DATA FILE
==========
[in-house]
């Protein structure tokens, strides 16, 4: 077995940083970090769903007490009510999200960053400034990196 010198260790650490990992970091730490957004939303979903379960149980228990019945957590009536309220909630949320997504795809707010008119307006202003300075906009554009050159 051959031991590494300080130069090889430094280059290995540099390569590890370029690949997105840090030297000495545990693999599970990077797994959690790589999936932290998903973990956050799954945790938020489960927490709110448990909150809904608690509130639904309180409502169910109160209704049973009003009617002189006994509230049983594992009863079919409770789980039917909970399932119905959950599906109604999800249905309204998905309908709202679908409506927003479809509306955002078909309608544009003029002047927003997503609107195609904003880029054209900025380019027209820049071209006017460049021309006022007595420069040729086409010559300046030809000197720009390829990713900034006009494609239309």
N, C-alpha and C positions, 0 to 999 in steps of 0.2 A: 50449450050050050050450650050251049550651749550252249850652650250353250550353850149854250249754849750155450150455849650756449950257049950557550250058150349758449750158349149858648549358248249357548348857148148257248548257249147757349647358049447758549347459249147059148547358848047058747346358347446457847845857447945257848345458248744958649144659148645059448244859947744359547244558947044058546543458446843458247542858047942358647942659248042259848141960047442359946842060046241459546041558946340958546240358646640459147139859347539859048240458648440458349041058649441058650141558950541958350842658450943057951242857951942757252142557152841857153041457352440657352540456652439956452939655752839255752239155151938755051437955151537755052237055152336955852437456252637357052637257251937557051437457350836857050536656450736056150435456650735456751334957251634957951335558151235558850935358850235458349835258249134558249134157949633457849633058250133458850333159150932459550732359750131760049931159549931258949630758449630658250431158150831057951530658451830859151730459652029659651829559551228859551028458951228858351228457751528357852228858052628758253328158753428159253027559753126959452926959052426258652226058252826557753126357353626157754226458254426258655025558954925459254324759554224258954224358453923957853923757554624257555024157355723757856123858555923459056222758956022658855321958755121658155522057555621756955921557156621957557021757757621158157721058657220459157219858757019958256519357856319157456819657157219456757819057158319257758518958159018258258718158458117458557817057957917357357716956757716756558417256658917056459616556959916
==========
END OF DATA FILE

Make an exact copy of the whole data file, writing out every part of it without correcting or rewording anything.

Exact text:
[in-house]
């Protein structure tokens, strides 16, 4: 077995940083970090769903007490009510999200960053400034990196 010198260790650490990992970091730490957004939303979903379960149980228990019945957590009536309220909630949320997504795809707010008119307006202003300075906009554009050159 051959031991590494300080130069090889430094280059290995540099390569590890370029690949997105840090030297000495545990693999599970990077797994959690790589999936932290998903973990956050799954945790938020489960927490709110448990909150809904608690509130639904309180409502169910109160209704049973009003009617002189006994509230049983594992009863079919409770789980039917909970399932119905959950599906109604999800249905309204998905309908709202679908409506927003479809509306955002078909309608544009003029002047927003997503609107195609904003880029054209900025380019027209820049071209006017460049021309006022007595420069040729086409010559300046030809000197720009390829990713900034006009494609239309």
N, C-alpha and C positions, 0 to 999 in steps of 0.2 A: 50449450050050050050450650050251049550651749550252249850652650250353250550353850149854250249754849750155450150455849650756449950257049950557550250058150349758449750158349149858648549358248249357548348857148148257248548257249147757349647358049447758549347459249147059148547358848047058747346358347446457847845857447945257848345458248744958649144659148645059448244859947744359547244558947044058546543458446843458247542858047942358647942659248042259848141960047442359946842060046241459546041558946340958546240358646640459147139859347539859048240458648440458349041058649441058650141558950541958350842658450943057951242857951942757252142557152841857153041457352440657352540456652439956452939655752839255752239155151938755051437955151537755052237055152336955852437456252637357052637257251937557051437457350836857050536656450736056150435456650735456751334957251634957951335558151235558850935358850235458349835258249134558249134157949633457849633058250133458850333159150932459550732359750131760049931159549931258949630758449630658250431158150831057951530658451830859151730459652029659651829559551228859551028458951228858351228457751528357852228858052628758253328158753428159253027559753126959452926959052426258652226058252826557753126357353626157754226458254426258655025558954925459254324759554224258954224358453923957853923757554624257555024157355723757856123858555923459056222758956022658855321958755121658155522057555621756955921557156621957557021757757621158157721058657220459157219858757019958256519357856319157456819657157219456757819057158319257758518958159018258258718158458117458557817057957917357357716956757716756558417256658917056459616556959916